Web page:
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the temperature is over 30 degrees and england's bowlers will be pleased they are back in the shade of the pavilion. they have their side back into this, now what can the batsmen do? they made 35 before mark stoneman ran into the goat. short for greatest of all time, a nickname extended to nathan lion. england could cheer the revival of a reassuring presence. alastair cook, with more than 11,000 test runs to his name, knows the value of luck. so rarely does steve smith like these escape. cook was 166. questions have been asked about his appetite for batting but look at the reaction when he went to his hundred in the last over of the day. his answer to those who doubted him. people were jumping up and i people werejumping up and i think thatis people werejumping up and i think that is testament to the bloke he is. here's a kind character, he is
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not someone who is phased in or down. he went through so much stuff with his captaincy i don't think a bid of ribbing about run—scoring will bother him too much. this may be seen as too little too late, but at least, at last, england have had their day in the sun. ngland's job is to turn a good position into a match—winning one. hey‘ve had chances before in this series and not taken them. of the pdc world championship. world number two peter wright has been knocked out he faces fellow dutchman raymond in the final eight. world number two peter wright has been knocked out in the second round. he was well beaten by one the sport's emerging talents, 26—year—old welshmanjamie lewis winning by four sets to one at ally pally. he hit thirteen 180s on the way. that's all the sport for now. i'll have more for you in sportsday at half past ten. for decades conservationists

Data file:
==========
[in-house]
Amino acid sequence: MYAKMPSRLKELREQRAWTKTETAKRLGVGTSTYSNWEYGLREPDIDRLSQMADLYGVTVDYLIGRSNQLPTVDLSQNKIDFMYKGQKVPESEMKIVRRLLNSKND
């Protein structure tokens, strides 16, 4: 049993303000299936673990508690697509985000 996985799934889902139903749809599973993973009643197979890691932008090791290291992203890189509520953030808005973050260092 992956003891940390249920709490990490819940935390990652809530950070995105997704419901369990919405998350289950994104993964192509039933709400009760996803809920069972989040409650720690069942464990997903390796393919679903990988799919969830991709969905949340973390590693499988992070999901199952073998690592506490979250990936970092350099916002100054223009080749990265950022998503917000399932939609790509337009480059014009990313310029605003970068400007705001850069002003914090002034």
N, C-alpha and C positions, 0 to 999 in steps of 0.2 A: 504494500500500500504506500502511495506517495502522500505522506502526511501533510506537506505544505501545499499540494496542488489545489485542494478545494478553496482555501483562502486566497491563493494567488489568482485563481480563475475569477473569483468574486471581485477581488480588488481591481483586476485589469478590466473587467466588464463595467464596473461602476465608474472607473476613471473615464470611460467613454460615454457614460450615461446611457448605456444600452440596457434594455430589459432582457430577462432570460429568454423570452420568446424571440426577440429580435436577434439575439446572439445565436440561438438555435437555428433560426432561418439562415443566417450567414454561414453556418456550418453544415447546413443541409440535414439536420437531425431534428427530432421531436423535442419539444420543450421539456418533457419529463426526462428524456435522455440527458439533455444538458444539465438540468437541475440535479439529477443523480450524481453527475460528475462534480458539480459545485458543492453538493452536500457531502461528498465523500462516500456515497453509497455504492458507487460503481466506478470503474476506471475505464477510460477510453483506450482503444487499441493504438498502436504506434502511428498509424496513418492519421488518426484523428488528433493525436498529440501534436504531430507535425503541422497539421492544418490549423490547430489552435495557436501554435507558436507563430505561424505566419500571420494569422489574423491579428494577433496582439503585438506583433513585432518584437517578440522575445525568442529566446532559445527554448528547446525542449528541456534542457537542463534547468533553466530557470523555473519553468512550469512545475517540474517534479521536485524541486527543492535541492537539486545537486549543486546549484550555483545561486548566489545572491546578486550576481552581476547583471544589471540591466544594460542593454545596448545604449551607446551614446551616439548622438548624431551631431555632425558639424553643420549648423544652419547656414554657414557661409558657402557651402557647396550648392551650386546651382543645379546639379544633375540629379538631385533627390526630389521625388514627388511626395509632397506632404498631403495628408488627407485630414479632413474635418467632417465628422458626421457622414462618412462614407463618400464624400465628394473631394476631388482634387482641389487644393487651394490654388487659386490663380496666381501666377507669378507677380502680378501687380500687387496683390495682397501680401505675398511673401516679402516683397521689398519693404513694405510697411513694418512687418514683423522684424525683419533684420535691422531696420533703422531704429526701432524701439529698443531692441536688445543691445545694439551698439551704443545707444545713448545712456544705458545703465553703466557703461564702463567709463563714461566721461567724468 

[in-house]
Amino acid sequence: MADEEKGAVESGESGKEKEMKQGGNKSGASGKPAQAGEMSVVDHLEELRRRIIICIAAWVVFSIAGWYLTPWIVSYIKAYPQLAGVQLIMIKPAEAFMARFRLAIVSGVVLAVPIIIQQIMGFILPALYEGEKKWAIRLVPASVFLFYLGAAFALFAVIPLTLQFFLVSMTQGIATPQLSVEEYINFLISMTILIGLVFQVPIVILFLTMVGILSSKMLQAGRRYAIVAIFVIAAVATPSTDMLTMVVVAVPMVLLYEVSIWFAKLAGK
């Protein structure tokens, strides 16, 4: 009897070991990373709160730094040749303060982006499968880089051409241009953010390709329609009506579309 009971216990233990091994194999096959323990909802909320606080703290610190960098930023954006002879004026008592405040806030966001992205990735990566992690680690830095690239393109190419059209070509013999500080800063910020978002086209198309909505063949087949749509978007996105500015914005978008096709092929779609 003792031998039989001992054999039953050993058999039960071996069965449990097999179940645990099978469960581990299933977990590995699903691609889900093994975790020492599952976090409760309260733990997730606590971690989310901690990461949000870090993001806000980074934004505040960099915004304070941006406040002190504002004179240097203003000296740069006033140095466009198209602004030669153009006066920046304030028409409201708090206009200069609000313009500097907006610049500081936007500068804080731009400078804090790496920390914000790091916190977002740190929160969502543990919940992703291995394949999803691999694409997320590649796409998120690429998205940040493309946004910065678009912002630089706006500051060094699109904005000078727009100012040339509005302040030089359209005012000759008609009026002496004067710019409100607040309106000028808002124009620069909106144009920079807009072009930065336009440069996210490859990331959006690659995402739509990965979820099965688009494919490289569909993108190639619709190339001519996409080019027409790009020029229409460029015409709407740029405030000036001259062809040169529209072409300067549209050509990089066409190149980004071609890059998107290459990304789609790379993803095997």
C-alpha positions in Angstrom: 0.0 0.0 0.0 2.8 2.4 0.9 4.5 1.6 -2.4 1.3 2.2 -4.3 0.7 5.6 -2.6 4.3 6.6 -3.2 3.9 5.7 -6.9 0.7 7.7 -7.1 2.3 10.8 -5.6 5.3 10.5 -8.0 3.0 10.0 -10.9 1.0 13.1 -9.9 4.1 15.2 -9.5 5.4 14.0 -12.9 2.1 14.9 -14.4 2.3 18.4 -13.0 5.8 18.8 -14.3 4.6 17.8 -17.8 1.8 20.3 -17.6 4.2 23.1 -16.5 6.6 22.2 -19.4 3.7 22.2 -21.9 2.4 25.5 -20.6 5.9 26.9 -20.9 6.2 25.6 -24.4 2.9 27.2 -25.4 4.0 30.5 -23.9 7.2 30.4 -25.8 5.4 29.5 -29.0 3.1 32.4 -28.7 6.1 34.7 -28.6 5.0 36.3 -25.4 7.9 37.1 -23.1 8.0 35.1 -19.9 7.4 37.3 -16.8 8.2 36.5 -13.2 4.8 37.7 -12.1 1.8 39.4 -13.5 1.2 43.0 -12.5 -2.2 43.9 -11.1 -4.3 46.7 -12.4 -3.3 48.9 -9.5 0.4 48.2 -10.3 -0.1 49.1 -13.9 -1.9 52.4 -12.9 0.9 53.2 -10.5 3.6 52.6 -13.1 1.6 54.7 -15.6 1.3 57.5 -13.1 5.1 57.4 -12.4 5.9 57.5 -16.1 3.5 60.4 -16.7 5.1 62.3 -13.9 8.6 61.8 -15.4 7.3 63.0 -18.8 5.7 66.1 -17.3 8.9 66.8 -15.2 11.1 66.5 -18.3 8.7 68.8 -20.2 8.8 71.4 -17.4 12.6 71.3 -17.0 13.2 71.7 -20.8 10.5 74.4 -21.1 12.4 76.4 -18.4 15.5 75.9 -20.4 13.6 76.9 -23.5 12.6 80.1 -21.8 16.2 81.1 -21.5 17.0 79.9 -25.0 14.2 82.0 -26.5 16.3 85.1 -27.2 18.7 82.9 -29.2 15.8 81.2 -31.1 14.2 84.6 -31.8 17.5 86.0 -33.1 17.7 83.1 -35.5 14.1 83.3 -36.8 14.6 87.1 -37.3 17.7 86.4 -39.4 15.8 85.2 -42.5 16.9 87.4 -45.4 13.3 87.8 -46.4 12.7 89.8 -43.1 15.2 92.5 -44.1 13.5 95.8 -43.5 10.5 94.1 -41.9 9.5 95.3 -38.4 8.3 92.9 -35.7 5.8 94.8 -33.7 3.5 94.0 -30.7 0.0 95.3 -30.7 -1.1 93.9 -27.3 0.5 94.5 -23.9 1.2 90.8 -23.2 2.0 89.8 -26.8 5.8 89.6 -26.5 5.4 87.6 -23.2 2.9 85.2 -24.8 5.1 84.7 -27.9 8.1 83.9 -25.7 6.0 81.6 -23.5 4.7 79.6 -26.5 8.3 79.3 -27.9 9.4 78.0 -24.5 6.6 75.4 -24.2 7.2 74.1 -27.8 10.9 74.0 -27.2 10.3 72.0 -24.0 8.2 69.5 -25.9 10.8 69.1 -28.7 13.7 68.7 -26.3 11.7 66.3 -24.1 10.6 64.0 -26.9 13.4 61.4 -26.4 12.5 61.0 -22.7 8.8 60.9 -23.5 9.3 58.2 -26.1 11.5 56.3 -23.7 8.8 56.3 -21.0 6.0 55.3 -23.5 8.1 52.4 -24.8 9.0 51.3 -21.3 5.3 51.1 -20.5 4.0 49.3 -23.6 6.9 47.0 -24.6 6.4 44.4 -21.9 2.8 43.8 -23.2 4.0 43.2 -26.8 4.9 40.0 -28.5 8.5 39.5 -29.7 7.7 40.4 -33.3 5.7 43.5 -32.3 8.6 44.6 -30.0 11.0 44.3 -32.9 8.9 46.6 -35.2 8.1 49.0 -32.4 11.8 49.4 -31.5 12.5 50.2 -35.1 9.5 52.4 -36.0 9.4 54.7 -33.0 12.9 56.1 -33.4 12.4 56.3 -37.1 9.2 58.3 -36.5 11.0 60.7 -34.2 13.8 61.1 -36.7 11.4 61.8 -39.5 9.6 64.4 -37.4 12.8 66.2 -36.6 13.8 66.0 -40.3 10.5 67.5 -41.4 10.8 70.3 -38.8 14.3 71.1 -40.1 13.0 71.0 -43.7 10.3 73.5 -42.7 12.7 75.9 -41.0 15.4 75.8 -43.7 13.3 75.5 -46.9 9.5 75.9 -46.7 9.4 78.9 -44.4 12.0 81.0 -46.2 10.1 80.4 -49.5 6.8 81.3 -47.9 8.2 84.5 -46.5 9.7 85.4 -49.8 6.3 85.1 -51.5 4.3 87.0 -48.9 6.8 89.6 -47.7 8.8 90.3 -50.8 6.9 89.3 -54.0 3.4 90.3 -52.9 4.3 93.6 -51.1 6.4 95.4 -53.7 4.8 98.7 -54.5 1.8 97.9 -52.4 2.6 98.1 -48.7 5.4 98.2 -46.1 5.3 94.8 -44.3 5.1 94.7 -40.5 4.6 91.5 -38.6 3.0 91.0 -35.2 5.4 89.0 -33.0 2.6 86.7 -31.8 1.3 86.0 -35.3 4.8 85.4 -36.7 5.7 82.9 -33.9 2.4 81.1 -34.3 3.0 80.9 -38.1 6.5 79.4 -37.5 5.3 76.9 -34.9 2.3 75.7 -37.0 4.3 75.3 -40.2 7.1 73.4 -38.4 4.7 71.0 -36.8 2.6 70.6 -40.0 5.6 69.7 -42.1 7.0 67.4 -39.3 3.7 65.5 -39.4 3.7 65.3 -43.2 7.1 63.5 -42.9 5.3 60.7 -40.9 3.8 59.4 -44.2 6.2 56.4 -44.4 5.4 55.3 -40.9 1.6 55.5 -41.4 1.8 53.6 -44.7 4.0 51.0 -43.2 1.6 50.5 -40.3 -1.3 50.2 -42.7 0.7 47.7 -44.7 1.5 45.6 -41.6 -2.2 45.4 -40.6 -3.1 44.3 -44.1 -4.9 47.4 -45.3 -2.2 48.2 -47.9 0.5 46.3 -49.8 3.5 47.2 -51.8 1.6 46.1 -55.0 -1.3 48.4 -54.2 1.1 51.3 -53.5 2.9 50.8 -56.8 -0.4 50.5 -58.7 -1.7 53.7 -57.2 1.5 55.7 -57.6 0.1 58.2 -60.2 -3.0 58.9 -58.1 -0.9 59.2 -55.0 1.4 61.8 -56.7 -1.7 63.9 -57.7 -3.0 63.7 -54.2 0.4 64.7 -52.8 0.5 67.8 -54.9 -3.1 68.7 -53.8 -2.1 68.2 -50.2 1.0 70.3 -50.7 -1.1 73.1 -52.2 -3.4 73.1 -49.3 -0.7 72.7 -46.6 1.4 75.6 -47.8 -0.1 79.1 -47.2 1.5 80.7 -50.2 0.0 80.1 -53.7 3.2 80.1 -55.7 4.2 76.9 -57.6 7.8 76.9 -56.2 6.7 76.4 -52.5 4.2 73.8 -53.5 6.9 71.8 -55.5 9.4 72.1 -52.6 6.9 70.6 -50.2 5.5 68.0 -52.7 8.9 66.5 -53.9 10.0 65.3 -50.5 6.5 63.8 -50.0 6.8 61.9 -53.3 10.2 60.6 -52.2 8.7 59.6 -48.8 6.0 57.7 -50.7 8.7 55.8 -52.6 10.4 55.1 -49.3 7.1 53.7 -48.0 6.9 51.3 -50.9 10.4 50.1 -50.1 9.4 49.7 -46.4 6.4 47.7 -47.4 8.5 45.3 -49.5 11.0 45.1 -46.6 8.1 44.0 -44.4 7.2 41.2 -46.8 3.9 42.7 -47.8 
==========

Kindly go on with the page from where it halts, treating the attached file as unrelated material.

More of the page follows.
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in africa have struggled to preserve the continent's elephant population, using variety of techniques and methods to prevent poaching. now, an organisation that manages national parks across nine african countries is using military tactics to try to deal with the poachers. one of their big success stories has been in chad, at the zakouma national park, where 90% of elephants were lost over four decades. when african parks took over, there were fewer than 500 left. our correspondent alastair leithead travelled to the remote region where the elephant population is finally recovering. they were the herd heading for extinction. but the elephants of zakouma national park have made a dramatic recovery. translation: before, there used to be elephant carcasses everywhere . so what has been the difference, since african parks took over? translation: since african parks arrived here, we no longer see carcasses of elephants in the park. across the continent, a private,